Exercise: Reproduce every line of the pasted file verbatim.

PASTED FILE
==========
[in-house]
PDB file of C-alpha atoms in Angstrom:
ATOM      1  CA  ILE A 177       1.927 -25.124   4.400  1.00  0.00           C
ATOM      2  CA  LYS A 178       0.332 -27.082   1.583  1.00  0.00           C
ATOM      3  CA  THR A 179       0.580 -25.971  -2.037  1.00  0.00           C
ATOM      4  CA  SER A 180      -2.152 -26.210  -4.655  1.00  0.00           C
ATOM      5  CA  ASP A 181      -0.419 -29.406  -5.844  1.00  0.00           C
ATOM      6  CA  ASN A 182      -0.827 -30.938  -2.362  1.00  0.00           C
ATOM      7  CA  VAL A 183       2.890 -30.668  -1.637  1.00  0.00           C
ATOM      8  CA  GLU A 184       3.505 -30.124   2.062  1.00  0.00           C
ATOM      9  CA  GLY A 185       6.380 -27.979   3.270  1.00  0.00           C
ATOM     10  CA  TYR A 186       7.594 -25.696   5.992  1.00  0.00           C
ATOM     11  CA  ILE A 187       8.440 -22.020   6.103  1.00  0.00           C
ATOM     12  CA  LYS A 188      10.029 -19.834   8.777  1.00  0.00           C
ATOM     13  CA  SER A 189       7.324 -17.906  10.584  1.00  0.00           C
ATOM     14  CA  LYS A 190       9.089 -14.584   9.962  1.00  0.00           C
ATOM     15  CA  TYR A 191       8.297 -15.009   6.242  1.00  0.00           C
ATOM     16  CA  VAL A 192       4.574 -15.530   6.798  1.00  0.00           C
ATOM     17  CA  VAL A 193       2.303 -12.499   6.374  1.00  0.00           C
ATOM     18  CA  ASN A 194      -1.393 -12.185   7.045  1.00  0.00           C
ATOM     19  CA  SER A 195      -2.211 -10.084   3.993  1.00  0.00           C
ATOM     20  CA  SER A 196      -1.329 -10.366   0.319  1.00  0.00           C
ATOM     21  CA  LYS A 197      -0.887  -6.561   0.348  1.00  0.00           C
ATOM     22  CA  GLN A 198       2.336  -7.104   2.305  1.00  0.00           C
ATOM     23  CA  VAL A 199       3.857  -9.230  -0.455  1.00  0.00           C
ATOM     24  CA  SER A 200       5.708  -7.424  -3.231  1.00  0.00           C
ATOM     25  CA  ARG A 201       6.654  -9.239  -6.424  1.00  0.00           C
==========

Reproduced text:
[in-house]
PDB file of C-alpha atoms in Angstrom:
ATOM      1  CA  ILE A 177       1.927 -25.124   4.400  1.00  0.00           C
ATOM      2  CA  LYS A 178       0.332 -27.082   1.583  1.00  0.00           C
ATOM      3  CA  THR A 179       0.580 -25.971  -2.037  1.00  0.00           C
ATOM      4  CA  SER A 180      -2.152 -26.210  -4.655  1.00  0.00           C
ATOM      5  CA  ASP A 181      -0.419 -29.406  -5.844  1.00  0.00           C
ATOM      6  CA  ASN A 182      -0.827 -30.938  -2.362  1.00  0.00           C
ATOM      7  CA  VAL A 183       2.890 -30.668  -1.637  1.00  0.00           C
ATOM      8  CA  GLU A 184       3.505 -30.124   2.062  1.00  0.00           C
ATOM      9  CA  GLY A 185       6.380 -27.979   3.270  1.00  0.00           C
ATOM     10  CA  TYR A 186       7.594 -25.696   5.992  1.00  0.00           C
ATOM     11  CA  ILE A 187       8.440 -22.020   6.103  1.00  0.00           C
ATOM     12  CA  LYS A 188      10.029 -19.834   8.777  1.00  0.00           C
ATOM     13  CA  SER A 189       7.324 -17.906  10.584  1.00  0.00           C
ATOM     14  CA  LYS A 190       9.089 -14.584   9.962  1.00  0.00           C
ATOM     15  CA  TYR A 191       8.297 -15.009   6.242  1.00  0.00           C
ATOM     16  CA  VAL A 192       4.574 -15.530   6.798  1.00  0.00           C
ATOM     17  CA  VAL A 193       2.303 -12.499   6.374  1.00  0.00           C
ATOM     18  CA  ASN A 194      -1.393 -12.185   7.045  1.00  0.00           C
ATOM     19  CA  SER A 195      -2.211 -10.084   3.993  1.00  0.00           C
ATOM     20  CA  SER A 196      -1.329 -10.366   0.319  1.00  0.00           C
ATOM     21  CA  LYS A 197      -0.887  -6.561   0.348  1.00  0.00           C
ATOM     22  CA  GLN A 198       2.336  -7.104   2.305  1.00  0.00           C
ATOM     23  CA  VAL A 199       3.857  -9.230  -0.455  1.00  0.00           C
ATOM     24  CA  SER A 200       5.708  -7.424  -3.231  1.00  0.00           C
ATOM     25  CA  ARG A 201       6.654  -9.239  -6.424  1.00  0.00           C